# Conservation of mechanical energy problem

1. Apr 25, 2014

### BrainMan

Problem: the masses of the javelin, discus, and shot are .8 kg, 2.0 kg, and 7.2 kg, respectively, and record throws in the track events using these objects are about 89 m, 69 m, and 21 m, respectively. Neglecting air resistance, (a) calculate the minimum initial kinetic energies that would produce these throws and (b) estimate the average force exerted on each object during the throw, assuming the force acts over a distance of 2 m. The answer is (a) 349 j, 676 j, 741 j (b) 175n , 338 n, 371n

Relevant equations: KEi+PEi=KE+PEf
Or 1/2mv^2+mgy= 1/2mv^2+mgy

Attempt: I tried to use some kind of substitution to find v and y but I only had one equation so I couldn't use the substitution method.

2. Apr 26, 2014

### voko

To have a projectile reach a given range, how can it be set in motion? Is there any freedom in choosing the parameters of the initial motion? How can that freedom be used to minimise the initial kinetic energy?

3. Apr 26, 2014

### Andrew Mason

For a given initial velocity, what is the launch angle that produces the longest range (longest horizontal distance of travel before hitting the level ground)? Use that angle when using the formula for initial velocity and range.
AM

4. Apr 26, 2014

### BrainMan

The launch angle is not given.

5. Apr 26, 2014

### Andrew Mason

Write out the equation for the Range as a function of initial speed and angle. At what angle is the range maximum (i.e. keeping velocity constant)? If you use that value for the angle, then the equation provides the longest range for a given speed. They give you the range. Work out the speed.

AM

6. Apr 30, 2014

### BrainMan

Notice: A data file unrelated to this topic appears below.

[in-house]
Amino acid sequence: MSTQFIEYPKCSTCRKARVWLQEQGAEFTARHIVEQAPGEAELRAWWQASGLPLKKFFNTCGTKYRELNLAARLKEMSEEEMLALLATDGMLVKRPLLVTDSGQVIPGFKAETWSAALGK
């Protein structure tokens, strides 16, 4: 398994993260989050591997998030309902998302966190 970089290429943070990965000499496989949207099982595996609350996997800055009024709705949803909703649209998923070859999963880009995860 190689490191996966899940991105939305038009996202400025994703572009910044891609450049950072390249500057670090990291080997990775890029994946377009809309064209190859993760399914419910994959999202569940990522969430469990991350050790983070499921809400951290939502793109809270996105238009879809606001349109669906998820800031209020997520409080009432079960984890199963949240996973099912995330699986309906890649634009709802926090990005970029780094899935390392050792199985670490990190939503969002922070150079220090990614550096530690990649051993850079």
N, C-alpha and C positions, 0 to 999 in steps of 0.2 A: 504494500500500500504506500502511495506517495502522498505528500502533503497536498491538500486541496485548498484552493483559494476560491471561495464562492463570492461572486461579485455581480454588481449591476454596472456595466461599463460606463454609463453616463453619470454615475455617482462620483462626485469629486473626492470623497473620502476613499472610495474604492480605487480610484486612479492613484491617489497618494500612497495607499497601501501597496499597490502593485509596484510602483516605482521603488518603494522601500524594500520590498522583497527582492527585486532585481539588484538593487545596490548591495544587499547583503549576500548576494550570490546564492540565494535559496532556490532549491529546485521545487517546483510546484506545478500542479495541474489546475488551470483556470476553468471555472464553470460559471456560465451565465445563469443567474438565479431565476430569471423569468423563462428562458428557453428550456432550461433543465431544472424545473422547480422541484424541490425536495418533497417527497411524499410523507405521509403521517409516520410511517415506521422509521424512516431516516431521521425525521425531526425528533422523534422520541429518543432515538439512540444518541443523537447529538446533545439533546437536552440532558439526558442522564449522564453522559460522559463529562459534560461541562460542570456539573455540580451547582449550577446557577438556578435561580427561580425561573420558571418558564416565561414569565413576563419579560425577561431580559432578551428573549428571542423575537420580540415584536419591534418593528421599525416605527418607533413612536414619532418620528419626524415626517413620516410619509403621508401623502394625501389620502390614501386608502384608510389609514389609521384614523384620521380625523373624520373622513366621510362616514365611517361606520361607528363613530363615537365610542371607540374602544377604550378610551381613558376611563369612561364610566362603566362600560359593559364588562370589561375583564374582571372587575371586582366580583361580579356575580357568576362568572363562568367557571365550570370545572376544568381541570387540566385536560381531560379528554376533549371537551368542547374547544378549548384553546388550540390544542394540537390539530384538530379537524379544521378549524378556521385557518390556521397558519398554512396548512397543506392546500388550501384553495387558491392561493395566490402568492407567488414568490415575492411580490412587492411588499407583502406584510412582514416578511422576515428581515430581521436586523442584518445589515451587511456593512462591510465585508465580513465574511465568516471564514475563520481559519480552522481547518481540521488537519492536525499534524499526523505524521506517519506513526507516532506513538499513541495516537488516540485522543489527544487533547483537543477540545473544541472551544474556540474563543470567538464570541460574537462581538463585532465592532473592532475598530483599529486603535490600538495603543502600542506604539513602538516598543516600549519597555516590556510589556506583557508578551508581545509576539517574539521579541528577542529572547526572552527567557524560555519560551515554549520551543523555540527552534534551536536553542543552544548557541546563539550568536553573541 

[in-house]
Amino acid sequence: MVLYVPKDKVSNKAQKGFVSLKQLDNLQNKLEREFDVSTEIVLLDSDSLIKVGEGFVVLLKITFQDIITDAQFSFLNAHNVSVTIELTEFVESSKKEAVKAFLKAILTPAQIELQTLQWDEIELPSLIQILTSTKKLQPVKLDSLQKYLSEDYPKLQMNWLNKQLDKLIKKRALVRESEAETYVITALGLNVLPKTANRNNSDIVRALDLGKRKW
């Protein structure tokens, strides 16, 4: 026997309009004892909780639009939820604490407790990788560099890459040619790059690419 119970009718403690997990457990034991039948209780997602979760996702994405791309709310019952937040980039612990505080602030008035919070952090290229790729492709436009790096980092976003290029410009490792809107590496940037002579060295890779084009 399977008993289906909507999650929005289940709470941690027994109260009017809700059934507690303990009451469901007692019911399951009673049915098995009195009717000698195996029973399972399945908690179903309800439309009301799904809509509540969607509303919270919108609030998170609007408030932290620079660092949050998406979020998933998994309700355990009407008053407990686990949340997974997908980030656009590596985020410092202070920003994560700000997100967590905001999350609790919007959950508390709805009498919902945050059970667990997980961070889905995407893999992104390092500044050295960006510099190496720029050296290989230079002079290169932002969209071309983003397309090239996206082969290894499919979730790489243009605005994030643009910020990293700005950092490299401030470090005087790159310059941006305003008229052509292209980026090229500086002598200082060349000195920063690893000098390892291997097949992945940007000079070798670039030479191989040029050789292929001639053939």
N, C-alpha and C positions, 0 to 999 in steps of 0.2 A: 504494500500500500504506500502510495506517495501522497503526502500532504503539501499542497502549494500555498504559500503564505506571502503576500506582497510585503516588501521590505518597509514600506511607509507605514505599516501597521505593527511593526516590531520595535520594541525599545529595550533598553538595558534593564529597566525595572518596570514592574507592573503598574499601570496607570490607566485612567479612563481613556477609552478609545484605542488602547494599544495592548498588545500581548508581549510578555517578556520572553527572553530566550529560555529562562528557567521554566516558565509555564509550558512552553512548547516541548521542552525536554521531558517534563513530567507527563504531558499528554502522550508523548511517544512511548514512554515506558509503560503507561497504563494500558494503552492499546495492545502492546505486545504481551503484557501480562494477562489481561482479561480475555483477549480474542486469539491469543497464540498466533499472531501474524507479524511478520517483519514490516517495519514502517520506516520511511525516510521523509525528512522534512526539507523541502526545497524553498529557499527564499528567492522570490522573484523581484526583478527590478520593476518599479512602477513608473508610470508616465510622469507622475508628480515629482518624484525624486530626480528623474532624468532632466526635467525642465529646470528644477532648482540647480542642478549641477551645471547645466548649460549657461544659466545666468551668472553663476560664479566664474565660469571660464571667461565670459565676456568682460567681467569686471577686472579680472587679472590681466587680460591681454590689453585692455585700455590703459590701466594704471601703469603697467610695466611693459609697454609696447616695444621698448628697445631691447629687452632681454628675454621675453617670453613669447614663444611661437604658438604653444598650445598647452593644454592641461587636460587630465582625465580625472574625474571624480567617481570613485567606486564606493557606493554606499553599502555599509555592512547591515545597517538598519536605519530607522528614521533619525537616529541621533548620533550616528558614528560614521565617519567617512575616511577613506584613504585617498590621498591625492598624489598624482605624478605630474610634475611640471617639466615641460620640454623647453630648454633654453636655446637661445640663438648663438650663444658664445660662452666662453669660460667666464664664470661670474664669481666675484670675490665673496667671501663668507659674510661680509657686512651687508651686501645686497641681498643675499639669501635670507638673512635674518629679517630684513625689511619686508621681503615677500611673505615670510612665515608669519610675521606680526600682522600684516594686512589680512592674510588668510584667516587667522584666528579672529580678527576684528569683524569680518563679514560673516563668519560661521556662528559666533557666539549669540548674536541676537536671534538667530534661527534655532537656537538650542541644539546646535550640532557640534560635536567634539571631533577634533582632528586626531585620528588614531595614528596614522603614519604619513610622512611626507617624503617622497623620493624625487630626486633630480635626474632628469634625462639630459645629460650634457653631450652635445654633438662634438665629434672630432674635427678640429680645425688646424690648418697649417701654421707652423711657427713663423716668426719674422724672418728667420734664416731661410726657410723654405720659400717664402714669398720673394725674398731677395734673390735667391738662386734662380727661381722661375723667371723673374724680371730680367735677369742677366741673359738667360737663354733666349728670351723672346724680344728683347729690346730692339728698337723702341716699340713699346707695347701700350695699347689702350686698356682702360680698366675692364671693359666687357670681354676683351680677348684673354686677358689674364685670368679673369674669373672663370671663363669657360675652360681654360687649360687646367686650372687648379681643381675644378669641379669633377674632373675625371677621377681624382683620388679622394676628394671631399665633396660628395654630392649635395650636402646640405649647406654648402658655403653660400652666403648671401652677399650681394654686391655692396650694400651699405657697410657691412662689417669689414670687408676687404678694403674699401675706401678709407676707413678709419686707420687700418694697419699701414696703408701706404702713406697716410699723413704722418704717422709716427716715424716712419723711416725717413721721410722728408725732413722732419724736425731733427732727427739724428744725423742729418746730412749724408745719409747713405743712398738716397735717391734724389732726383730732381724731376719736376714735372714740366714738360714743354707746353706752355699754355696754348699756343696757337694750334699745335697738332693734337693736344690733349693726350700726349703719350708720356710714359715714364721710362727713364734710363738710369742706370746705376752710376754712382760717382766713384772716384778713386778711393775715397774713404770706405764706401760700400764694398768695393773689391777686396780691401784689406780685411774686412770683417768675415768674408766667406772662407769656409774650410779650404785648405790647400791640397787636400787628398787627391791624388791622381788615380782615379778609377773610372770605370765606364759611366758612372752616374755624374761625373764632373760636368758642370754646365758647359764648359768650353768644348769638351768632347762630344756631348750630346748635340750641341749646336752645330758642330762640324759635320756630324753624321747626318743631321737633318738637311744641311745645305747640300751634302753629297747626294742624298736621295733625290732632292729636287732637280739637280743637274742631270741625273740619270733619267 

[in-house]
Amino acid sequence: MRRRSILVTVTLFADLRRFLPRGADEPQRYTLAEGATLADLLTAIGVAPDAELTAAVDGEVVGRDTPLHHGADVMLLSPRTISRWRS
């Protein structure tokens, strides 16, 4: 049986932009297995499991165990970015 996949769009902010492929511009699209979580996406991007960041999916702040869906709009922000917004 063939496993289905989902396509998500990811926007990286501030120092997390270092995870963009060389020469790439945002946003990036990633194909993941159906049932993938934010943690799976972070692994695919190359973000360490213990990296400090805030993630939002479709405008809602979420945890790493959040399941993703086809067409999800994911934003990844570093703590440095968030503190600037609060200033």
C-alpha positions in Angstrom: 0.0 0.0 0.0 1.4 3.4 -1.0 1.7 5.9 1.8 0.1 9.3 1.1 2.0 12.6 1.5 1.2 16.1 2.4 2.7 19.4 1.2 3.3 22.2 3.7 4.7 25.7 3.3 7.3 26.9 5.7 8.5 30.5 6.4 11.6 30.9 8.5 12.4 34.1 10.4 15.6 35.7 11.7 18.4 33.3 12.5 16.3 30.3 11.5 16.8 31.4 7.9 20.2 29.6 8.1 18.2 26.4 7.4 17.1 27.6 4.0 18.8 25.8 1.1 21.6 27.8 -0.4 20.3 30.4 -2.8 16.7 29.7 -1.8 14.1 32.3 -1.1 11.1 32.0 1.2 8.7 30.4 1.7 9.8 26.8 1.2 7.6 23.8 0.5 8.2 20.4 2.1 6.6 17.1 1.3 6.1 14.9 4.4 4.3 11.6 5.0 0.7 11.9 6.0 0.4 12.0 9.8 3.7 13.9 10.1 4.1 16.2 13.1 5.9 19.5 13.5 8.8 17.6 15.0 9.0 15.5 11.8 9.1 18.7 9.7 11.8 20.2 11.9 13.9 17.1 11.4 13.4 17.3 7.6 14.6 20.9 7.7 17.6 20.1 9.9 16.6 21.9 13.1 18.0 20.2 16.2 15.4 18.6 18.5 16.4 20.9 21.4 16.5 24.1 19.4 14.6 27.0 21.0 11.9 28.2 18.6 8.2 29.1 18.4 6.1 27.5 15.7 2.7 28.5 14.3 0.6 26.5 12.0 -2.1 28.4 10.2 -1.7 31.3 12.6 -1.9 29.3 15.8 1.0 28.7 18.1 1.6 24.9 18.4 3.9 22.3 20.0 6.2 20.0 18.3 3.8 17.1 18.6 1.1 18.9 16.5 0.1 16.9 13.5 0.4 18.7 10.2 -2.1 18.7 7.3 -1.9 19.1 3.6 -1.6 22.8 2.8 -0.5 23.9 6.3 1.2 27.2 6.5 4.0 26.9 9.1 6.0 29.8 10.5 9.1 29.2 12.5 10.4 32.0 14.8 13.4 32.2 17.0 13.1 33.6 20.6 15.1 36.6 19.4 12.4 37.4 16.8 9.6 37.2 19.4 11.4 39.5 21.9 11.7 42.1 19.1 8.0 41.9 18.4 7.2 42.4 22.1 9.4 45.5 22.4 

I used the equation . I used this to try to find the initial velocity and then used the initial velocity to try to find the kinetic energy when the potential energy is zero thus finding the energy needed for the system. I got the wrong answer. Is the formula I derived not correct?

7. Apr 30, 2014

### BrainMan

X represents the x distance at the top of the projectiles motion.

Last edited: Apr 30, 2014
8. Apr 30, 2014

### Rellek

Equation for trajectory:

$$X = \frac{V_{0}^2\sin(2\theta)}{g}$$

I think they want you to assume your angle $\theta$ is 45 degrees, because that is the angle at which a maximum trajectory will occur.

You are given the trajectories but not the initial velocity, so that is what you want to solve the above equation for.

After that, I am going to assume you know the equations for work and energy. Since they are asking for the average force over a given distance, the standard $W = Fd$ equation can be used.

9. Apr 30, 2014

### BrainMan

The way you wrote that equation is unclear. Could you send me a better representation?

10. Apr 30, 2014

### Rellek

Umm, not sure how else to write it. If you were to read it out, you'd say that the trajectory of a projectile is equal to the initial velocity squared multiplied by the sine of 2 times the launch angle theta, divided by g, the acceleration of gravity.

$X$ = trajectory
$V_{0}$ = initial launch velocity
$\theta$ = initial launch angle
$g$ = acceleration of gravity

11. May 1, 2014

### BrainMan

Ok I get it. Thanks!